The Obama Nostalgia Show

On the stump for Democrats, the former president invoked hope. But even the party faithful know that things have changed.

Barack Obama at a rally in Philadelphia
Saul Loeb / Getty

PHILADELPHIA—Outside the basketball arena at Temple University, a long line of anxious Democrats contemplated their party’s possibly bleak political future, as a brass band played Taylor Swift’s “Shake It Off.”

That strange juxtaposition of dread and joy seemed to be the theme of Saturday afternoon’s rally at the Liacouras Center. Democrats were happy to hear a closing campaign message from President Joe Biden, and excited to show their support for the Senate candidate John Fetterman, the gubernatorial hopeful Josh Shapiro, and the rest of the Democratic slate. They were cautiously hopeful, in their Fetterman gear and Phillies hats. But they also see the present moment as an unusually perilous one—for the future of the party, and for democracy itself. So they were desperate, more than anything, for some last-minute reassurance and inspiration from their one-time party leader.

“[Barack] Obama has a gift for putting things in perspective that makes [politics] accessible to just about everybody,” Barbara Pizzutillo, a physical therapist from the Philadelphia suburbs, told me before the rally. “To see the excitement in the crowd is what we need right now.” A Philly native named Kip Williams told me he was excited just to be there, near the band. “This line inspires me. I got a real good hope for Tuesday!”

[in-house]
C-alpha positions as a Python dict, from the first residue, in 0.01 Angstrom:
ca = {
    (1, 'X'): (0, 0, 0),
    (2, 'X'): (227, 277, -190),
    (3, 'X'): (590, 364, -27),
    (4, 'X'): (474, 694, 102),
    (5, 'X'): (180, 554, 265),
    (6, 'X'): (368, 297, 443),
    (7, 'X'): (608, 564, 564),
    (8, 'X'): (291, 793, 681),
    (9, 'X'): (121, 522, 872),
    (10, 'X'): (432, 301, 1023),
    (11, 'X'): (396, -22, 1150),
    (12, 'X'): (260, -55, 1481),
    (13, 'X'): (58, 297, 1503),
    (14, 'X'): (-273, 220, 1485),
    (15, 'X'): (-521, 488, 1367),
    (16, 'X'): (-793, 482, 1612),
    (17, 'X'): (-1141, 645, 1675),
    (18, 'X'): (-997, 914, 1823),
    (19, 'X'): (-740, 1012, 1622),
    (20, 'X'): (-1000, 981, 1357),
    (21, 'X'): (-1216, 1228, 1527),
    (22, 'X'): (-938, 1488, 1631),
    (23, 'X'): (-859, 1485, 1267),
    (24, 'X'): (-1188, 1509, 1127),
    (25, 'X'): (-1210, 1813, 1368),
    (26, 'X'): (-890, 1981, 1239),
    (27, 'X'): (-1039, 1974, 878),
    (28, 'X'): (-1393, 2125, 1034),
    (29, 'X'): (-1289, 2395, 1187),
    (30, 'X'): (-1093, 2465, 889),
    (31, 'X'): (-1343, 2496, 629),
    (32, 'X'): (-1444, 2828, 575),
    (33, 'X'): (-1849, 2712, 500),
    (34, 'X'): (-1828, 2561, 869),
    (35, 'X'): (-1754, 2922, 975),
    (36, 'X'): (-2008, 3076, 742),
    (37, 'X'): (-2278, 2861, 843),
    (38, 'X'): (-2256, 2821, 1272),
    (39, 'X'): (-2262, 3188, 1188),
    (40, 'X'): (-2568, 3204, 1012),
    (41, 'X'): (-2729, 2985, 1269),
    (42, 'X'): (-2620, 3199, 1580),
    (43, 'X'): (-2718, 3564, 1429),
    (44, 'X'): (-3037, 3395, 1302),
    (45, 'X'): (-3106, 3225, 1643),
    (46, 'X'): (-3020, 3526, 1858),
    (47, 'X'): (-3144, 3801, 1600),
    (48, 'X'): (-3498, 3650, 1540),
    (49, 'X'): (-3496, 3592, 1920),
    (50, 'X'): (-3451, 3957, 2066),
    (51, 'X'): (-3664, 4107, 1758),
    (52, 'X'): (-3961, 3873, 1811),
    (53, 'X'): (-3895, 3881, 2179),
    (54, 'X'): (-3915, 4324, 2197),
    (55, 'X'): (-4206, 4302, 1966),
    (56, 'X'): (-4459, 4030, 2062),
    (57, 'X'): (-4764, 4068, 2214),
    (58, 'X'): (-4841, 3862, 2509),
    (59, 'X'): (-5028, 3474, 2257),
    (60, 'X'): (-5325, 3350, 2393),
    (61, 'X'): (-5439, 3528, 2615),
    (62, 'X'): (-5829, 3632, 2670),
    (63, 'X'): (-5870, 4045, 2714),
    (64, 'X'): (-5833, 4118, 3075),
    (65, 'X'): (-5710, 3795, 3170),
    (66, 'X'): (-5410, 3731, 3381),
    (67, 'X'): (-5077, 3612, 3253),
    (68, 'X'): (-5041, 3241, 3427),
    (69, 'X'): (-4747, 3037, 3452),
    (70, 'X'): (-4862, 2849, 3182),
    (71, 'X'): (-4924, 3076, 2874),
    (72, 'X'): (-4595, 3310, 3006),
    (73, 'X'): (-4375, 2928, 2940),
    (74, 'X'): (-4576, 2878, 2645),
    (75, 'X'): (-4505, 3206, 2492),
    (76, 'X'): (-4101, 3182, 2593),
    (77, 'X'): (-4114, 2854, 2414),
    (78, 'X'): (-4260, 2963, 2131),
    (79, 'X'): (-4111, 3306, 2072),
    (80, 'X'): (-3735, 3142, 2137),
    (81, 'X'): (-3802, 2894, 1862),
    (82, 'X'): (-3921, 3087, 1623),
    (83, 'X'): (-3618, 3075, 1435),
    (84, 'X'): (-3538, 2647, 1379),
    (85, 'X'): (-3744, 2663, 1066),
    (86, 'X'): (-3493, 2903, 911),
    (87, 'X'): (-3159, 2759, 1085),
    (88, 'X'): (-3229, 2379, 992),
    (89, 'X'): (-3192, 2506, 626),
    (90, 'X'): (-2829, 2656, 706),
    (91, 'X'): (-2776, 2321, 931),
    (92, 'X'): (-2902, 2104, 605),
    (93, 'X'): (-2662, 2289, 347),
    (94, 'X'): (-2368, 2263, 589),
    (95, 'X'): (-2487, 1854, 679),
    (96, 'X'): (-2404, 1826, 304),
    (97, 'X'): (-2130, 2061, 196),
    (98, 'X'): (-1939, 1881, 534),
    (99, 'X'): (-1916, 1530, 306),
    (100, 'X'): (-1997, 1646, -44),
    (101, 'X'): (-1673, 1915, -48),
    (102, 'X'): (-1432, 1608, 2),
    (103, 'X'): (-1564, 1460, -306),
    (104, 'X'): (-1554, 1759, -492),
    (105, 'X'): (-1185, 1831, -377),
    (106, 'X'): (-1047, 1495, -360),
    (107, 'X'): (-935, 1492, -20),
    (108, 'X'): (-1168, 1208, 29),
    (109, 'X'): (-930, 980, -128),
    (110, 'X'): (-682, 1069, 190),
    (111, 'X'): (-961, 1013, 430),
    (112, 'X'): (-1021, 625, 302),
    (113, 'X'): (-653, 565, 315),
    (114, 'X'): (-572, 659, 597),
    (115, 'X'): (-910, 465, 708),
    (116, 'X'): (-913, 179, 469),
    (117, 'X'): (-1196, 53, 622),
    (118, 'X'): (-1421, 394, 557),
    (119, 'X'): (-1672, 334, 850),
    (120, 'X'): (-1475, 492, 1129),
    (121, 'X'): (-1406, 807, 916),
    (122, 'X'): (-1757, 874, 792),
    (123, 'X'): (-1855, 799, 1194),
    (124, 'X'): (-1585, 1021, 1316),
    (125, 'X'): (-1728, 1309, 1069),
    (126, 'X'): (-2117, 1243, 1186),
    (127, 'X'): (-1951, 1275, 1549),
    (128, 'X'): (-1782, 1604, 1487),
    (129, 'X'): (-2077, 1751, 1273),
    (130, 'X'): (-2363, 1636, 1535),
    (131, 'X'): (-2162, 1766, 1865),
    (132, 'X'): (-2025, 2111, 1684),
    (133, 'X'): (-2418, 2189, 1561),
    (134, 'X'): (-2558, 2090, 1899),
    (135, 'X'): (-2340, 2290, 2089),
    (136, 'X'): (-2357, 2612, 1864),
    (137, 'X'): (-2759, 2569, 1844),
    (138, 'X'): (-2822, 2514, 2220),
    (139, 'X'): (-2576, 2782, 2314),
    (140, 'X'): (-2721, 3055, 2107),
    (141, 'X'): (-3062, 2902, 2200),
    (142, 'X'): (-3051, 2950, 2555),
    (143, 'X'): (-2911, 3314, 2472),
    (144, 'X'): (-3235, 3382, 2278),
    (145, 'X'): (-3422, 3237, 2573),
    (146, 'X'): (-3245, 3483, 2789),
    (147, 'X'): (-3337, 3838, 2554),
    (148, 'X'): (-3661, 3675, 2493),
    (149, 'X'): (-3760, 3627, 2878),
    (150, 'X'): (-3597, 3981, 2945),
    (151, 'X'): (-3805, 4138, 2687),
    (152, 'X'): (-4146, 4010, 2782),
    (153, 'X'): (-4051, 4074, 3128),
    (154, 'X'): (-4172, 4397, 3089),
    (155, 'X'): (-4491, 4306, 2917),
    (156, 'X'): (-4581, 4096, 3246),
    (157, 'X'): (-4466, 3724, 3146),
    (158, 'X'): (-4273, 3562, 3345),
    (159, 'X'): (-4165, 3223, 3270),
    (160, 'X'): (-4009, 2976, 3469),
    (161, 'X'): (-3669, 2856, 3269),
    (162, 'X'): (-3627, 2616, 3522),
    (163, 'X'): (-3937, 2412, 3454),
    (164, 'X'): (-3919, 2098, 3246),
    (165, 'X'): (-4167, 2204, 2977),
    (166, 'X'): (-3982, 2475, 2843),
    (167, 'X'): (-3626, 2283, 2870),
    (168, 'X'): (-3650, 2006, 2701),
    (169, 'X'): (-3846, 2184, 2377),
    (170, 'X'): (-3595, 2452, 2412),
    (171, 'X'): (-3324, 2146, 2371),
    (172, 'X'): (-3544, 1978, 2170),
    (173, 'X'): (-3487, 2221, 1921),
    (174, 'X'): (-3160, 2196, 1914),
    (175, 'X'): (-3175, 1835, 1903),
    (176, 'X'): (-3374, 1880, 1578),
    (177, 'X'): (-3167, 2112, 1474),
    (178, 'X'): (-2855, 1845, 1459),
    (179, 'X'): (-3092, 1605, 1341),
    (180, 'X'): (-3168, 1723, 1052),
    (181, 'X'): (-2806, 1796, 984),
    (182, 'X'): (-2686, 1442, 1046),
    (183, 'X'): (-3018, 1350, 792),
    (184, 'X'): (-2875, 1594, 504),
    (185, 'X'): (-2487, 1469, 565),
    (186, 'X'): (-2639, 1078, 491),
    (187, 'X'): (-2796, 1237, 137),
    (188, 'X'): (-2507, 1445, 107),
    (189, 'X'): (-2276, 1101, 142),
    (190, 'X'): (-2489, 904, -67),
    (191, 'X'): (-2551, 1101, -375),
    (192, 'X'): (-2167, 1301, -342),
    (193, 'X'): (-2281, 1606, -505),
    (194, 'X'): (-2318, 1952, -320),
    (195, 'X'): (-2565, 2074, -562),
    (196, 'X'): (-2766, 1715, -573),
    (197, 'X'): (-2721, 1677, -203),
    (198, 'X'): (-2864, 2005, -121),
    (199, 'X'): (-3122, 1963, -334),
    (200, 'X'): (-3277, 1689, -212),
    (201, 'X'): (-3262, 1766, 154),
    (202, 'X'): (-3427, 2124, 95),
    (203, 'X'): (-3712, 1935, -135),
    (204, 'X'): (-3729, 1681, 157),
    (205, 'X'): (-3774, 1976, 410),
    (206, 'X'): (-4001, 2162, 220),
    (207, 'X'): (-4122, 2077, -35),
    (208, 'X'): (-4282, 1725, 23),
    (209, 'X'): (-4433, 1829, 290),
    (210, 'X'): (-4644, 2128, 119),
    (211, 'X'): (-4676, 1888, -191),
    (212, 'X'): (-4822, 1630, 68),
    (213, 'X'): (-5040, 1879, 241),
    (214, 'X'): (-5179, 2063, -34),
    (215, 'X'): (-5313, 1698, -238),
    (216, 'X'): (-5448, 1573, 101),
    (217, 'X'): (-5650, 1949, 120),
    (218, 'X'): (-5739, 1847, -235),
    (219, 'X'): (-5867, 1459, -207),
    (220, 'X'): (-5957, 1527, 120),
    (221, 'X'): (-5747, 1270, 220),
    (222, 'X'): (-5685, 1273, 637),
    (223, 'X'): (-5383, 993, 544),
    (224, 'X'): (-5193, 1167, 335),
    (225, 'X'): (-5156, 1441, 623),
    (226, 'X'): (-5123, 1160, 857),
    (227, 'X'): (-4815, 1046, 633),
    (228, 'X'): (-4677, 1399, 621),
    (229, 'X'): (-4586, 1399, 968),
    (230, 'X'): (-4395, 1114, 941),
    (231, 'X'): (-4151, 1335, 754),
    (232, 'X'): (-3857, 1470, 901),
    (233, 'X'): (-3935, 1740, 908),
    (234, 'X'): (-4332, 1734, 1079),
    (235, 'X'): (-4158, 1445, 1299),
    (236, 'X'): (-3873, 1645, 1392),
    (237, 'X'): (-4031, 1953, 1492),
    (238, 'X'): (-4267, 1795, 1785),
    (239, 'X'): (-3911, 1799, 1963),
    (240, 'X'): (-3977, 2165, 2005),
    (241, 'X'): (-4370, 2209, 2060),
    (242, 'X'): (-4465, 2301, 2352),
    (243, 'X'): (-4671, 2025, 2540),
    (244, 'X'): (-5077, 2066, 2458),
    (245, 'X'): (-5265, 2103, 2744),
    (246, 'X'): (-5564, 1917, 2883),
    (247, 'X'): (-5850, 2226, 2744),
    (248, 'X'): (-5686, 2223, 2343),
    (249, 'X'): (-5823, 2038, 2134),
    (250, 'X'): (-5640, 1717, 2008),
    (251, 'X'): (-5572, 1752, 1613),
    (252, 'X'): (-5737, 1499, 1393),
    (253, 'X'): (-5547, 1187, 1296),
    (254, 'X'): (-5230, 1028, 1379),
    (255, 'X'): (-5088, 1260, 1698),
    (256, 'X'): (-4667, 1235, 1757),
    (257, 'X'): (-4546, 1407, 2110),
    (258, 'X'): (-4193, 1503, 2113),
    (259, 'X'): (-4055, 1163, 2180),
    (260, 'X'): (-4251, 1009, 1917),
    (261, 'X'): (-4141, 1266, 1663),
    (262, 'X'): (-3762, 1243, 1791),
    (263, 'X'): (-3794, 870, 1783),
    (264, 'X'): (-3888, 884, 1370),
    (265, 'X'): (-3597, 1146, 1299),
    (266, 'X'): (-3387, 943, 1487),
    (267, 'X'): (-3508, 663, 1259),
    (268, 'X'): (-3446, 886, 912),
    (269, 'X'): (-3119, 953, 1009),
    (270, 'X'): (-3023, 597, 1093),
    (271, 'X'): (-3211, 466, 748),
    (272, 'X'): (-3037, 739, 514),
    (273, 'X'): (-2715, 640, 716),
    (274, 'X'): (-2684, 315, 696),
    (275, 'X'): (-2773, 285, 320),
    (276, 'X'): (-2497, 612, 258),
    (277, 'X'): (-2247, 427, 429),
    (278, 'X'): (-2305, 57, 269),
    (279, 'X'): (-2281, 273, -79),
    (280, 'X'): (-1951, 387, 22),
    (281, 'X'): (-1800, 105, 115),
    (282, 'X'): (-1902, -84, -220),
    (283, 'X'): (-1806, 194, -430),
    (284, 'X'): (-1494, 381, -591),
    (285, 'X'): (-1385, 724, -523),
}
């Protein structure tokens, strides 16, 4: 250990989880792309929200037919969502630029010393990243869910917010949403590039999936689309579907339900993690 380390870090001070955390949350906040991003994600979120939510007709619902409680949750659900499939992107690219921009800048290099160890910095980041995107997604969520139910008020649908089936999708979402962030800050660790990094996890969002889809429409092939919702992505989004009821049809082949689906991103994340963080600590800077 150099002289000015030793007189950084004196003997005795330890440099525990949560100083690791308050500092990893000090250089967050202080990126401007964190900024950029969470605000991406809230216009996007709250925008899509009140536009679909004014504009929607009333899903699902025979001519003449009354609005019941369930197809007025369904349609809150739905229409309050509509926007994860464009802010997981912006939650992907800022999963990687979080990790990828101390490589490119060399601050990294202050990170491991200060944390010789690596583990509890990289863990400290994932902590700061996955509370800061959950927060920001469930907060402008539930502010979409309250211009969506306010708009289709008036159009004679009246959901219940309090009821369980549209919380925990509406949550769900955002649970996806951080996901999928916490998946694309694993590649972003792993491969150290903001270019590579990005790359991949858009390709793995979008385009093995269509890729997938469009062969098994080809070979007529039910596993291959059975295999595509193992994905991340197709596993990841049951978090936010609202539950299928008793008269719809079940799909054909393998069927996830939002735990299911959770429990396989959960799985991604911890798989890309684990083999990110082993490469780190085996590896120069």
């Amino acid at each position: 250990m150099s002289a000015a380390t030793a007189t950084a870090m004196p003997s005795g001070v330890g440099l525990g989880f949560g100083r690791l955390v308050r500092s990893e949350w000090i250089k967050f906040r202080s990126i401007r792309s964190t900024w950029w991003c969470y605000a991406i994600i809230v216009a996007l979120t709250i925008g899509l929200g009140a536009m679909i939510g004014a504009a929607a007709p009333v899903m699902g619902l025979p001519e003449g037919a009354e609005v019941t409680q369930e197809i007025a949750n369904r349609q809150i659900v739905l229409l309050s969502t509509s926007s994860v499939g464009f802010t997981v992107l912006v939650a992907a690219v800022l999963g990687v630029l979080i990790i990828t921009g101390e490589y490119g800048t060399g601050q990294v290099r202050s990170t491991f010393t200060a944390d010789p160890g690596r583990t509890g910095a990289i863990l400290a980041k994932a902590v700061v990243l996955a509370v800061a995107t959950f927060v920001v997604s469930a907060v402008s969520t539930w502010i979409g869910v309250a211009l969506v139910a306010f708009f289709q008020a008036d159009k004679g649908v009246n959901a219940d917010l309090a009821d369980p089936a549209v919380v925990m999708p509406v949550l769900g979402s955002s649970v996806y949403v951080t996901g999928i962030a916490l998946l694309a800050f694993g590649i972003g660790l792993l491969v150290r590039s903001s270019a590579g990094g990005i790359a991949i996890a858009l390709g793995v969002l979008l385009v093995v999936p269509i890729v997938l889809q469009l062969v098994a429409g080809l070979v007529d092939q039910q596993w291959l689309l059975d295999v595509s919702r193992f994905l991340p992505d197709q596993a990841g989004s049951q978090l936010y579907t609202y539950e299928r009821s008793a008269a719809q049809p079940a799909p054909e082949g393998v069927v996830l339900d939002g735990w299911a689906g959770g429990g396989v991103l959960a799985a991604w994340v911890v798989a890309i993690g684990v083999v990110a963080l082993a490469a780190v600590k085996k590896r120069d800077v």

When the 44th president came onstage, the crowd greeted him like a long-lost friend—or a favorite teacher who’d returned after a series of varyingly unimpressive substitutes.

“The kind of slash-and-burn politics that we’re seeing right now, that doesn’t have to be who we are. We can be better,” Obama said, coming onstage after Biden, Shapiro, and Fetterman. “I believe things will be okay,” he assured the audience. “They’ll be okay if we make the effort … not just on Election Day but every day in between.”

Polls have been tightening in recent weeks, especially in Pennsylvania, where the Republican candidate Mehmet Oz is now virtually tied with Fetterman in the race to replace Pat Toomey in the U.S. Senate. In Arizona, the Republican Blake Masters is catching up to Democratic Senator Mark Kelly, and in Georgia, apparently no number of abortion-related scandals can keep the anti-abortion Republican Herschel Walker down in his race against the Democrat Raphael Warnock. And nationwide, a majority of Republican candidates on the midterms ballot maintain that Biden didn’t win the election in 2020.

Which is why, three days before Election Day, Democrats have broken out their biggest gun of all. Pennsylvania was the latest stop on a swing-state tour that Obama began only about a week ago in a last-ditch effort to energize voters in Arizona and Wisconsin. Events like these are not meant to persuade undecideds; they’re to reward activists and volunteers, and help turn out the base—the people who will knock on doors and give rides to the polling station on Election Day.

“Like Brad Lidge in 2008,” said Anthony Stevenson, likening the pitcher who helped Stevenson’s hometown Phillies win the World Series to the Democrat who gained the White House that same year. “He’s the closer!”

How effective this rally will be, just 48 hours before Election Day, is hard to know. But the promise of hearing from Obama was enough for voters at Saturday night’s rally. They needed to hear from him, they told me, because they needed to remember what politics used to be like—and, they hoped, could be again.